Rather than ride the wave of romantic, nationalistic Young Americanism, Rogers wanted to build a culture of abolitionism.
Our study begins with a frank discussion of slavery, its impact on American life, and the constitutionality question.
In his “Speech on the Oregon Question,” New York Representative Charles Goodyear stood for a small republic in the face of continental imperialism.
If Old South slavery was so awful, how did it produce poet George Moses Horton?—Through his life and verse, we seek out an answer.
“Let Texas go to Great Britain if she pleases. She has a right to be a slave in her own way.”
“But let us avoid all frontier movements…War would only insure the oppression and captivity of tens of thousands who are happy in the bosoms of their families.”
In our final portion from Jackson’s veto message, the president denies the Court’s authority to constrain his will and affirms states’ rights to monopoly banking.
Jackson’s message looms large in the libertarian memory of early American history, but how often do we stop to interrogate his motivations?
“Should tyrants take it into their heads to emancipate any of you, remember that your freedom is your natural right…God will dash tyrants…into atoms.”
“Can our condition be any worse? Can it be more mean and abject?…They cannot treat us worse; for they well know the day they do it they are gone.”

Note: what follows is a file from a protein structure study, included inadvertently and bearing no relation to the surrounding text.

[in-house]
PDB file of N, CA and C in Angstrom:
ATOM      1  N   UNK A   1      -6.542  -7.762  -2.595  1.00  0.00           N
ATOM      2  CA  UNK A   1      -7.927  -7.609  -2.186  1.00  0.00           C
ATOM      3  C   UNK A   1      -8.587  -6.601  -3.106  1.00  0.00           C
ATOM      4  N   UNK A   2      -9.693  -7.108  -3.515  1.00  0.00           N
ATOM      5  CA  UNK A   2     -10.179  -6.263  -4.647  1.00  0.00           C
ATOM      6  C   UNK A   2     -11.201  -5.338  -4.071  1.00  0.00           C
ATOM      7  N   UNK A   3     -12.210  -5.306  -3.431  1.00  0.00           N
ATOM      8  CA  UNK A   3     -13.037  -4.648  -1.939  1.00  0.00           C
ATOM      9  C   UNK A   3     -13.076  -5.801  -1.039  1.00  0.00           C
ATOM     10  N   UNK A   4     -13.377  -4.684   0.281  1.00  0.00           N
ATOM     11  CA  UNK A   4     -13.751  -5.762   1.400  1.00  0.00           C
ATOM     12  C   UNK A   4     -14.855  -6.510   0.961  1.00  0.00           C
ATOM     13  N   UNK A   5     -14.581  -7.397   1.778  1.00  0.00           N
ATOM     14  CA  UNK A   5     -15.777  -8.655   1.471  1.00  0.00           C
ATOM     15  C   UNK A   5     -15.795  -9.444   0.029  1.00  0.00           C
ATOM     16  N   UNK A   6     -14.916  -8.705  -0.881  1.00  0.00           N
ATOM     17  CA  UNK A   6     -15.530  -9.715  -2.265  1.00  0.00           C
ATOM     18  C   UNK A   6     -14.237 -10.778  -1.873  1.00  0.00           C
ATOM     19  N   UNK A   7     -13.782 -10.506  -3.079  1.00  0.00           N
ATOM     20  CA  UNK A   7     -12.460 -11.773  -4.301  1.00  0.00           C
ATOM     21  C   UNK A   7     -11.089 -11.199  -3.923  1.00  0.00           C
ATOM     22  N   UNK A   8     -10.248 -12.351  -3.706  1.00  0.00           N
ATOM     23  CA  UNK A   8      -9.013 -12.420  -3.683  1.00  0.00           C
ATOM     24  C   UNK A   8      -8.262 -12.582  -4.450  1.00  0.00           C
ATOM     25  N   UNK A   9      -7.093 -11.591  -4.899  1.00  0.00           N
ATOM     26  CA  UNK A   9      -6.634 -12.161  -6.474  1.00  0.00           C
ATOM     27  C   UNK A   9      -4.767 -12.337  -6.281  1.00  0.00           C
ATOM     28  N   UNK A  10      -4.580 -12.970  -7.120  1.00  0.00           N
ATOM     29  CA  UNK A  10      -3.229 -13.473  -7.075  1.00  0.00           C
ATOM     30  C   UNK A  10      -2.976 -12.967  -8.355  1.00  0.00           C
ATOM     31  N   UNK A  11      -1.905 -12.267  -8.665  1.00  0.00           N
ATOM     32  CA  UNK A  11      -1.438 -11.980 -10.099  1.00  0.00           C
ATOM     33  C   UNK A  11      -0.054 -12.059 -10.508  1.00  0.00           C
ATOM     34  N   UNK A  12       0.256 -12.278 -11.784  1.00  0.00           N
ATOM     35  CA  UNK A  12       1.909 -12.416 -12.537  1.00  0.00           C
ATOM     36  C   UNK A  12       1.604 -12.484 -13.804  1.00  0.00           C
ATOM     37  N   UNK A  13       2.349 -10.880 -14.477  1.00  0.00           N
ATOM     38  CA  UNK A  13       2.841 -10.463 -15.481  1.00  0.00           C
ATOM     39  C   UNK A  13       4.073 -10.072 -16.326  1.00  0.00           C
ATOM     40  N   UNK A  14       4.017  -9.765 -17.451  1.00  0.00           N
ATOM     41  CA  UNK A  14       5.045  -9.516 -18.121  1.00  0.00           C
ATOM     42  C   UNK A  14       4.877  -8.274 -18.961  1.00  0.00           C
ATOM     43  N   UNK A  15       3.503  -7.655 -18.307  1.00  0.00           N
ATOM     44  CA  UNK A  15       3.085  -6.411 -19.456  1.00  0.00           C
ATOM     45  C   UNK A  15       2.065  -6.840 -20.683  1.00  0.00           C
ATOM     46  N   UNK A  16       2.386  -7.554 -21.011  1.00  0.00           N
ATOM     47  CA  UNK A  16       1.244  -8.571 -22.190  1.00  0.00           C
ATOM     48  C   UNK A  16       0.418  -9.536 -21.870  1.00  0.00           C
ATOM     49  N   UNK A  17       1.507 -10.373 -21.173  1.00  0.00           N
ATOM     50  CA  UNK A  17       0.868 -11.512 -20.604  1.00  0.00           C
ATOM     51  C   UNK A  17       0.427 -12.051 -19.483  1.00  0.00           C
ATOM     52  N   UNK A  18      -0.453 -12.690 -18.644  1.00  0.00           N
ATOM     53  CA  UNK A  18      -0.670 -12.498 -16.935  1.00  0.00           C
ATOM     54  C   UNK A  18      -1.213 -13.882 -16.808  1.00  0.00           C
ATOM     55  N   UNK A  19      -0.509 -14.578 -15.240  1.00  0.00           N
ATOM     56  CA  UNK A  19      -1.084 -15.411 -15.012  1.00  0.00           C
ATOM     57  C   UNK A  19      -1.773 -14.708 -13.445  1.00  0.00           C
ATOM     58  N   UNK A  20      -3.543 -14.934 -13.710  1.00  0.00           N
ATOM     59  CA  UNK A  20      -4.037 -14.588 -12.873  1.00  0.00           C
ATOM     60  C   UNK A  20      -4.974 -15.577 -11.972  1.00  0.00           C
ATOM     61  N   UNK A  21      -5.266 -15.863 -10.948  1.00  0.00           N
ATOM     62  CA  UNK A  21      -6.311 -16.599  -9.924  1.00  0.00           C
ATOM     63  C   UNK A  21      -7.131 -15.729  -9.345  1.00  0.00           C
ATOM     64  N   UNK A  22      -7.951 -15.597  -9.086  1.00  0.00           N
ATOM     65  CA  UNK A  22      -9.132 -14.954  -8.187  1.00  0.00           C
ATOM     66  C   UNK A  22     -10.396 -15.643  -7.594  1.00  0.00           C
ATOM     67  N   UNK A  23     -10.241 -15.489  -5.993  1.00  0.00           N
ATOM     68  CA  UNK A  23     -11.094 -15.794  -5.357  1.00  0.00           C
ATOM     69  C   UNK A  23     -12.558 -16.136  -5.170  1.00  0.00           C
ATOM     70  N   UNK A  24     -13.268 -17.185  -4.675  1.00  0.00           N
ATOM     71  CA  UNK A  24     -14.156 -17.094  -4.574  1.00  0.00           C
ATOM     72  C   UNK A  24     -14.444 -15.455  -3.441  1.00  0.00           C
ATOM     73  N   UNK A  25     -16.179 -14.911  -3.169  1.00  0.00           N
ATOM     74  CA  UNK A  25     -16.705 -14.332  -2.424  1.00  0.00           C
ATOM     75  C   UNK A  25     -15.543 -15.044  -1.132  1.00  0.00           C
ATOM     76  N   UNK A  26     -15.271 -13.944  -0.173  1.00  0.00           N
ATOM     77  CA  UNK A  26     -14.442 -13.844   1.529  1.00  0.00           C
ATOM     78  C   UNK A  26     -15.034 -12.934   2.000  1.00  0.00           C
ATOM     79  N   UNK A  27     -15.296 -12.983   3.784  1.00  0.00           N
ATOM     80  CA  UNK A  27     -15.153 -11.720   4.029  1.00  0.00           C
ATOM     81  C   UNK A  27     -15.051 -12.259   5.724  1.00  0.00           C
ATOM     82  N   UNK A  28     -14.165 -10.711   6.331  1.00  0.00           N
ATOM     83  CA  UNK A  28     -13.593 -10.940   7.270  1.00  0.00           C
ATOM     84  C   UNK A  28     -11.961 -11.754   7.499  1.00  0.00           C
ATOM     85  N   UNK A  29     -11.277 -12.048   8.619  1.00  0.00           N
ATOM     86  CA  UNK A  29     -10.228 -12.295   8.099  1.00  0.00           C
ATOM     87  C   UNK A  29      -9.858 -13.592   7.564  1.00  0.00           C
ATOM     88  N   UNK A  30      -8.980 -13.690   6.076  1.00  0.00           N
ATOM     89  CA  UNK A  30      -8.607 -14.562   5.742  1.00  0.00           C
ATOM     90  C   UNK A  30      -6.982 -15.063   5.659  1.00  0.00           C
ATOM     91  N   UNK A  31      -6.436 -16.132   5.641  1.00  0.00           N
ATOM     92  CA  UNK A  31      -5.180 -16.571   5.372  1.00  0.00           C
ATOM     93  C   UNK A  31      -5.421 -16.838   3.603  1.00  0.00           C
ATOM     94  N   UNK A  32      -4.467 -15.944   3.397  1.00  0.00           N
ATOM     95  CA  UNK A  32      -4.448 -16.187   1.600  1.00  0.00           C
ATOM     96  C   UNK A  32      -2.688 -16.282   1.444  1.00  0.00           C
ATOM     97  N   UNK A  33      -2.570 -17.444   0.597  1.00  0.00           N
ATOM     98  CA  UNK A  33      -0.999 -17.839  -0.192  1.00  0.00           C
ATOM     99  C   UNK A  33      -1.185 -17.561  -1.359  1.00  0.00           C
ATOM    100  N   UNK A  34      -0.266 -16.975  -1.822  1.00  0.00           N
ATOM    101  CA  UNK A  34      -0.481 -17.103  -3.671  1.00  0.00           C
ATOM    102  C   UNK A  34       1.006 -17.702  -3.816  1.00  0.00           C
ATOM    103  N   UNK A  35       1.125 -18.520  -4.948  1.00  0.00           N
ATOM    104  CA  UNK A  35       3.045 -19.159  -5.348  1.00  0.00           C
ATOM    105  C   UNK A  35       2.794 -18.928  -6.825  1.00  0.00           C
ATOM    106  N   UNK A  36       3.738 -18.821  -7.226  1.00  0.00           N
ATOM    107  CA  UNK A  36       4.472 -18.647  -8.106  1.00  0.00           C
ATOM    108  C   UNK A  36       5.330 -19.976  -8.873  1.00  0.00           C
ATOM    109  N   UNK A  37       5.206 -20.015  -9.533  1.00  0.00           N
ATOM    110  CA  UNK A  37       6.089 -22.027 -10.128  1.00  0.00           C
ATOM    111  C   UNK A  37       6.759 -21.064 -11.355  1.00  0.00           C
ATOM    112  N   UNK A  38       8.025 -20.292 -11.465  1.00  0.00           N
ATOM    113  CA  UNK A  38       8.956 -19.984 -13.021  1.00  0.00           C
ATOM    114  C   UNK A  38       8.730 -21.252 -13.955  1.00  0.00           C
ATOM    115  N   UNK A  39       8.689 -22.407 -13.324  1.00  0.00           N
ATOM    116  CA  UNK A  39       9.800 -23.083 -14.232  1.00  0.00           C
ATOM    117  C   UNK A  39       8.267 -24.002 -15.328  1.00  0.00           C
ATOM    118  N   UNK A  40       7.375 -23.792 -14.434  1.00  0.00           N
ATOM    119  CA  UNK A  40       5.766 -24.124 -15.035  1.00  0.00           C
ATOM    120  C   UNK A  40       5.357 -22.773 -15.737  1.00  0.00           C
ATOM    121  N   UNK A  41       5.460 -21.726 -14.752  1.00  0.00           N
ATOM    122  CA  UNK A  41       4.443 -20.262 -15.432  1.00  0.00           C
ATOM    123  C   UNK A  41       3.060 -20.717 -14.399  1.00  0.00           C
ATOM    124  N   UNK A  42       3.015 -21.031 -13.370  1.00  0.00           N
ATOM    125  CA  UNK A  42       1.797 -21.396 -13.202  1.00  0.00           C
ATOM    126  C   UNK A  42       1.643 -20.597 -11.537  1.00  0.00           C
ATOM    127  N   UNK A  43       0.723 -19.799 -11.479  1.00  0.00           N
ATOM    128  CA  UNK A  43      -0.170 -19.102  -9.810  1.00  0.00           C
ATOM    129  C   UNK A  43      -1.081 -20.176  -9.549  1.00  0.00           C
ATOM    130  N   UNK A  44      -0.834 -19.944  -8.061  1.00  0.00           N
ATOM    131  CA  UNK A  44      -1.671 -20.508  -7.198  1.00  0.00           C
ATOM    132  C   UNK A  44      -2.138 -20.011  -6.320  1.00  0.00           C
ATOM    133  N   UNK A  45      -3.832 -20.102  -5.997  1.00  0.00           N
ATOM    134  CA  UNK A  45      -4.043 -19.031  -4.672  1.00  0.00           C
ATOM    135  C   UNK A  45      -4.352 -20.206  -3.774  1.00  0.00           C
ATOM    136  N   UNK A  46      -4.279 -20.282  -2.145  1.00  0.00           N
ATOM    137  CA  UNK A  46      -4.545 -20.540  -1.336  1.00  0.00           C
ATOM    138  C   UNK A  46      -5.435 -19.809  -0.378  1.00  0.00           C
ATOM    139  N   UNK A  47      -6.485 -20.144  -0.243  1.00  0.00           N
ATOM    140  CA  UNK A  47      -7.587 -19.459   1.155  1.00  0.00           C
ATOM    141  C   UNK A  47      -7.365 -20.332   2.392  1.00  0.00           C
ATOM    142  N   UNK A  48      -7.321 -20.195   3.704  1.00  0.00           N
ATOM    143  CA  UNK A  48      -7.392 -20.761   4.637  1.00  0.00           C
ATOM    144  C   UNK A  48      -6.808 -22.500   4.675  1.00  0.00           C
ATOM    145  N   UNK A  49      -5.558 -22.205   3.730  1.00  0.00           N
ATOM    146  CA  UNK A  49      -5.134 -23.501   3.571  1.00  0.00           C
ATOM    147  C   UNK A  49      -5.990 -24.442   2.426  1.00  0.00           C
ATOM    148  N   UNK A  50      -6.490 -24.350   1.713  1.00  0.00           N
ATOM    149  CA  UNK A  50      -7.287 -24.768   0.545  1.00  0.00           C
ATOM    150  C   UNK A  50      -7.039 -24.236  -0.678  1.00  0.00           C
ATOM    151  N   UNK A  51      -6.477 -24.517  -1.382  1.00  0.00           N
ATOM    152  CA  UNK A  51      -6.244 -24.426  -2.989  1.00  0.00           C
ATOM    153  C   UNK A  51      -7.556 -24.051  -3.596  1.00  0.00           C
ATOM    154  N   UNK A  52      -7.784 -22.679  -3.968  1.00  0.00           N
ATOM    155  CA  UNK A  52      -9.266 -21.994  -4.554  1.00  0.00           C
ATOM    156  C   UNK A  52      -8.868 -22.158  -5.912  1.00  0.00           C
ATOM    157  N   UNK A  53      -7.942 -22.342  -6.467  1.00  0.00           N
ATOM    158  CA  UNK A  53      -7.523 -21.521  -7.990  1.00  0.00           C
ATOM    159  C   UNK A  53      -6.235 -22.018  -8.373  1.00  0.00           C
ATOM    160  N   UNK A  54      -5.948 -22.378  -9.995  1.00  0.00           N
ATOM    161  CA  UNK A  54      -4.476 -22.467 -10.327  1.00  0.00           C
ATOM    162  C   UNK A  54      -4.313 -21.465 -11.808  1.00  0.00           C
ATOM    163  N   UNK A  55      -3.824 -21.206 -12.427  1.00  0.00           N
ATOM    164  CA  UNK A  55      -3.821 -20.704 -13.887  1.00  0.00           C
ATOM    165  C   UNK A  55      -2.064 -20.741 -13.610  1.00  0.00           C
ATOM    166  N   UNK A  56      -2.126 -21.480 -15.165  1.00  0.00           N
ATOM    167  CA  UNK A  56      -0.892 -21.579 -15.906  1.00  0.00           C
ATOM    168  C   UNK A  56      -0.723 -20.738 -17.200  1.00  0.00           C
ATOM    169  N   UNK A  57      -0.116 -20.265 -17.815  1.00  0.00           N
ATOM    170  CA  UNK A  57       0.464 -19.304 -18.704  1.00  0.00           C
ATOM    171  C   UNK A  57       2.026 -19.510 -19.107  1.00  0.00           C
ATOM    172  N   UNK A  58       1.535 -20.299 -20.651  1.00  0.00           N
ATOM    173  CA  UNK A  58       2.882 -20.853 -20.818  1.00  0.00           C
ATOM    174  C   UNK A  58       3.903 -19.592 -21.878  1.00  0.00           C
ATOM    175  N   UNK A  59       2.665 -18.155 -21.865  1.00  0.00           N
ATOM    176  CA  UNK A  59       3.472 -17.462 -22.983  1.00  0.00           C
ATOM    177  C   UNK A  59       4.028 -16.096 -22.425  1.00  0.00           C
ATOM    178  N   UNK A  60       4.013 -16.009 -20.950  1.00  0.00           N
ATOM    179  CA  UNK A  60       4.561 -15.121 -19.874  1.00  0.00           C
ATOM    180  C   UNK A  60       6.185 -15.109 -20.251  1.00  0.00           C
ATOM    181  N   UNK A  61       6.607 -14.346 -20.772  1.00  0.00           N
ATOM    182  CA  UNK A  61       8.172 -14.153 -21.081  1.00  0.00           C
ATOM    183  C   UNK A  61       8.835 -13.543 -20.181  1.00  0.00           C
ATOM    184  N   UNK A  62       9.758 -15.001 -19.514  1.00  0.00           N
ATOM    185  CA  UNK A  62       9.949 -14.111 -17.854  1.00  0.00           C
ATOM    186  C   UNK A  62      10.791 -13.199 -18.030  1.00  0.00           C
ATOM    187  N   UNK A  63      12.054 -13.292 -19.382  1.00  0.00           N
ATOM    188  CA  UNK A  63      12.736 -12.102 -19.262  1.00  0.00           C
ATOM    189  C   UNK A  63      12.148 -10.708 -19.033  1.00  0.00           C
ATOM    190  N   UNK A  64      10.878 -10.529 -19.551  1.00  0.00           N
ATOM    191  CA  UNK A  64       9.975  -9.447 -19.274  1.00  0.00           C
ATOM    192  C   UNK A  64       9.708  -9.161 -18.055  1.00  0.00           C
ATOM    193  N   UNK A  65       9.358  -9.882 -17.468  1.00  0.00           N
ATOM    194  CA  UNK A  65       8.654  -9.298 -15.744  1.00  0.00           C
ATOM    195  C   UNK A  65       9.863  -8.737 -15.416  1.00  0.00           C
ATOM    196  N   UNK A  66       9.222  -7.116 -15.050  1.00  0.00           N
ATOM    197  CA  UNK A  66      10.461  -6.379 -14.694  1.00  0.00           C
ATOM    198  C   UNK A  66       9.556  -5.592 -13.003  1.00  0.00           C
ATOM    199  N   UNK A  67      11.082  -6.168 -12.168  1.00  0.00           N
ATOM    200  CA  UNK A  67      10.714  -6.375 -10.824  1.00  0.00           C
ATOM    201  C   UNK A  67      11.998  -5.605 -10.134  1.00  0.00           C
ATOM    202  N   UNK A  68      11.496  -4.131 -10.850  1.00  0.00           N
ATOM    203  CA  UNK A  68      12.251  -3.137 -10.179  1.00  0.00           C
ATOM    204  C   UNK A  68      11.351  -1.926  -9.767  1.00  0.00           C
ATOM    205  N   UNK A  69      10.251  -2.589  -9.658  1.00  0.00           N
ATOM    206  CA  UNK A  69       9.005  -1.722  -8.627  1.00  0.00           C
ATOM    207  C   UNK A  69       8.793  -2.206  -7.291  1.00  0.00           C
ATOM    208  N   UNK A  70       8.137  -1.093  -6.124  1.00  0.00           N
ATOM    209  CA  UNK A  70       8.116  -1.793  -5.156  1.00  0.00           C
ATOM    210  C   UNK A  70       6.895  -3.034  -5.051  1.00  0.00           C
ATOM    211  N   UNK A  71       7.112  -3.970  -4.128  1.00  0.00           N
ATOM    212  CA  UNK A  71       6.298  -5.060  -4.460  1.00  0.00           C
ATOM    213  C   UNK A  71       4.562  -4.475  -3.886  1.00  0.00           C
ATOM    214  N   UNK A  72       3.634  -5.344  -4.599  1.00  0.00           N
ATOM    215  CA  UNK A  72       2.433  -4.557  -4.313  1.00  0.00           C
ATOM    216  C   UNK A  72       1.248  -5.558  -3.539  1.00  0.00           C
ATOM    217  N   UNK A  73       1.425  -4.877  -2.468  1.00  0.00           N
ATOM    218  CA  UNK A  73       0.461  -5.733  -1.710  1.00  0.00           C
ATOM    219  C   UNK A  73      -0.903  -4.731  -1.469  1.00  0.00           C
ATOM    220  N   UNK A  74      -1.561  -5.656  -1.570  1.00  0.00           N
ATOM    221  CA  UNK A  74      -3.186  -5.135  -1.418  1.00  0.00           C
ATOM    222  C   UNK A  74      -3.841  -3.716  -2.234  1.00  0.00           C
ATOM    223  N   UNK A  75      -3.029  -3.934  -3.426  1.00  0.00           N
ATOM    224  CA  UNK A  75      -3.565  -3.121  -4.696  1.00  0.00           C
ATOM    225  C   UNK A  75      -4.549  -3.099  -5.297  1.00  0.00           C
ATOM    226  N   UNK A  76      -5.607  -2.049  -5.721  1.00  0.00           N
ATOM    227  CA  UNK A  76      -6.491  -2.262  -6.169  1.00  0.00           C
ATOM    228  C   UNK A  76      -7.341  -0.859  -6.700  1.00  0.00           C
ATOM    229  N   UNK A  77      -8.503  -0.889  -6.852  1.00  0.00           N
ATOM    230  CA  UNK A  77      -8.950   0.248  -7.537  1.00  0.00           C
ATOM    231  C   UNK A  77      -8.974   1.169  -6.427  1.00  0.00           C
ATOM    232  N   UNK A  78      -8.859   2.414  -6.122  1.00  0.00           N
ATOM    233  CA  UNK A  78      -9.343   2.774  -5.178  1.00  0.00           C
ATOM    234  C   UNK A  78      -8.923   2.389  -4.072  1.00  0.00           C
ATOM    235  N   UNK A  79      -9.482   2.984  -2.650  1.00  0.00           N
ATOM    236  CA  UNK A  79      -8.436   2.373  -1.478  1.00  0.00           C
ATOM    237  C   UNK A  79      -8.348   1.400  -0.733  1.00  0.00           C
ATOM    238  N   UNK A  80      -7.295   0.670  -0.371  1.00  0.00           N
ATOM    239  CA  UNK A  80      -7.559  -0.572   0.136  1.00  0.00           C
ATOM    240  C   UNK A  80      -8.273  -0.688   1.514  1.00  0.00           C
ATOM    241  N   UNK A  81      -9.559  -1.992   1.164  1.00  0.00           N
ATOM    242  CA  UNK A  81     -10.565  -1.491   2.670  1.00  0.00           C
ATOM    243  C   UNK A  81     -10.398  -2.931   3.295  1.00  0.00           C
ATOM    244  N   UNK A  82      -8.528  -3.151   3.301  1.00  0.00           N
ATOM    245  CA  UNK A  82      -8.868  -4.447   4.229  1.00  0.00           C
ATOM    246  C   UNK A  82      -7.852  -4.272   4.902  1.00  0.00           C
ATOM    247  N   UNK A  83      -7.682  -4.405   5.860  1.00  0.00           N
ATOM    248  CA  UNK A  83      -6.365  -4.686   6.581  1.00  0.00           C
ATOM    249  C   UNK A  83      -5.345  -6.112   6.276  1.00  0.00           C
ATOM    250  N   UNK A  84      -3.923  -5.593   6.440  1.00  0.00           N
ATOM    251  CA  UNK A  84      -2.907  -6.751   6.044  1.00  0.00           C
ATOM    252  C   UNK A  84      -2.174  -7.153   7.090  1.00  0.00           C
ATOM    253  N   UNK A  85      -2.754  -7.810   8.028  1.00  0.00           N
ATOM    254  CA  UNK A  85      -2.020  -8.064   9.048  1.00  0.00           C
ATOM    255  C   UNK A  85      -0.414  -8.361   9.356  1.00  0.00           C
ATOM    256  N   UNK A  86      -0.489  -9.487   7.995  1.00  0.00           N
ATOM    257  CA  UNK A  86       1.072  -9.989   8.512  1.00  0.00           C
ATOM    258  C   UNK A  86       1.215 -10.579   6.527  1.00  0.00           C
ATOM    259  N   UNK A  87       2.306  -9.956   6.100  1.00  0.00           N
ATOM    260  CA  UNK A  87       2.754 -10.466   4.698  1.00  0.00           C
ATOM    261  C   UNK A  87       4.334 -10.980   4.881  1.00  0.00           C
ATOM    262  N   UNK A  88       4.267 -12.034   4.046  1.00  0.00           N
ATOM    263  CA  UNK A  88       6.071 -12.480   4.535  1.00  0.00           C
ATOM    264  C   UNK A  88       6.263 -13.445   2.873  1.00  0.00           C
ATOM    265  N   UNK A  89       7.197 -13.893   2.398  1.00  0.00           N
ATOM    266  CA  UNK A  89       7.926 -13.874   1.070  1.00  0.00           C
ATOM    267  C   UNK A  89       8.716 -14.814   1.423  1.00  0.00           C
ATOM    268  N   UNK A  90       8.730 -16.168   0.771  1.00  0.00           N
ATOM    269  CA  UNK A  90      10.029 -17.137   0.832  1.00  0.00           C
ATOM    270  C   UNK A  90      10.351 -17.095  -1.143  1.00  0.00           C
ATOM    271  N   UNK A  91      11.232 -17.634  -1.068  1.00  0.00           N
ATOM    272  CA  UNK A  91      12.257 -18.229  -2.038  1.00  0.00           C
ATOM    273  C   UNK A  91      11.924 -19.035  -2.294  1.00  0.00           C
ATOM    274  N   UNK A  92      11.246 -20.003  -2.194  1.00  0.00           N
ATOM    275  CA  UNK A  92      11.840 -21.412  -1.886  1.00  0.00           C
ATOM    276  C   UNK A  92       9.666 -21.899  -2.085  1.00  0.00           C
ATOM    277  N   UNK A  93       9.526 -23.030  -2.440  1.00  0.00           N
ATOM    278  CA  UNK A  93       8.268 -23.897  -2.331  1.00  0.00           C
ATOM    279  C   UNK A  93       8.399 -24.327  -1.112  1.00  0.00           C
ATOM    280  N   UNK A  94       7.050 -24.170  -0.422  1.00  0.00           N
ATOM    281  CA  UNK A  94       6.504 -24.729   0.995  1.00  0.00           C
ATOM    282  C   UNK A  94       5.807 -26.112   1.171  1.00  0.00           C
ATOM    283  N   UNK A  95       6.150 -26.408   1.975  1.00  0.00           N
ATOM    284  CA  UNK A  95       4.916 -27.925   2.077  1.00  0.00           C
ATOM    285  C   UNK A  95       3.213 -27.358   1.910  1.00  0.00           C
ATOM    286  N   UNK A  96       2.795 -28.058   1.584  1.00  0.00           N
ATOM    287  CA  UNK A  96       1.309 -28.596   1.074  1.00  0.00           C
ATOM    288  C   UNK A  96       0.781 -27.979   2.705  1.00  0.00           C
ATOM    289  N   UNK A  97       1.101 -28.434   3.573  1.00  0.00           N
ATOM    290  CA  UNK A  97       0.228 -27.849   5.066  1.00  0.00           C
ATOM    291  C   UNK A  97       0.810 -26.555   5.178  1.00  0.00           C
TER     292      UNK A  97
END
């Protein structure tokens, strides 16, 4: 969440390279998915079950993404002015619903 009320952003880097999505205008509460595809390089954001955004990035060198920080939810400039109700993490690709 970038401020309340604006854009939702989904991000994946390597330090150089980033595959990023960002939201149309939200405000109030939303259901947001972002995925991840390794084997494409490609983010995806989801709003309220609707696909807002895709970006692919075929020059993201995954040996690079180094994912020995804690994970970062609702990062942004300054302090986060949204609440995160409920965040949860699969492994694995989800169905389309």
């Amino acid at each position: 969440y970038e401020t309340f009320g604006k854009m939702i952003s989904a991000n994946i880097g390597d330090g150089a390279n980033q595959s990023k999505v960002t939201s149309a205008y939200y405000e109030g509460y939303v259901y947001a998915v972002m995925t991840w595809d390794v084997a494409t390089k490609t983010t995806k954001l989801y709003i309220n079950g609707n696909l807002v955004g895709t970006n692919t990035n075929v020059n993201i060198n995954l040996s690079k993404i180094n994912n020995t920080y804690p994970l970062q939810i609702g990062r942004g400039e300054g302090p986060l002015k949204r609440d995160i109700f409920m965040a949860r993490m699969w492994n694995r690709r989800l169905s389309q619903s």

Ingersoll concludes by examining religious liberty in America. He goes so far as to single out Catholics for their enormous contributions to American life.
Ingersoll moves to discuss the American contributions to practical life in an era when great efficiency yielded greater power and influence.
Address Delivered at the Request of the Committee for Arrangements for Celebrating the Anniversary of Independence
John Quincy Adams argued that any government that attempted to compel others to adopt its values by force risked undermining liberty at home.
“O! Thomas, you have had a long nap, and spent a great number of years in ease & plenty, upon our hard earned property.”
Gow’s pirate crew—much of it sailing with him involuntarily—falls apart, and Gow is hanged.
In Restoration-era Virginia, exiled Parliamentarians, New Model Army veterans, radical Dissenters, and African slaves joined powers to revolutionize their colony.
Morton tells the Puritans “that they would [in due time] repent those malicious practices, and so would he too; for he was a Separatist amongst the Separatists.”
Native Americans lived happier and freer, “being void of care, which torments…so many Christians: They are not delighted in baubles, but in useful things.”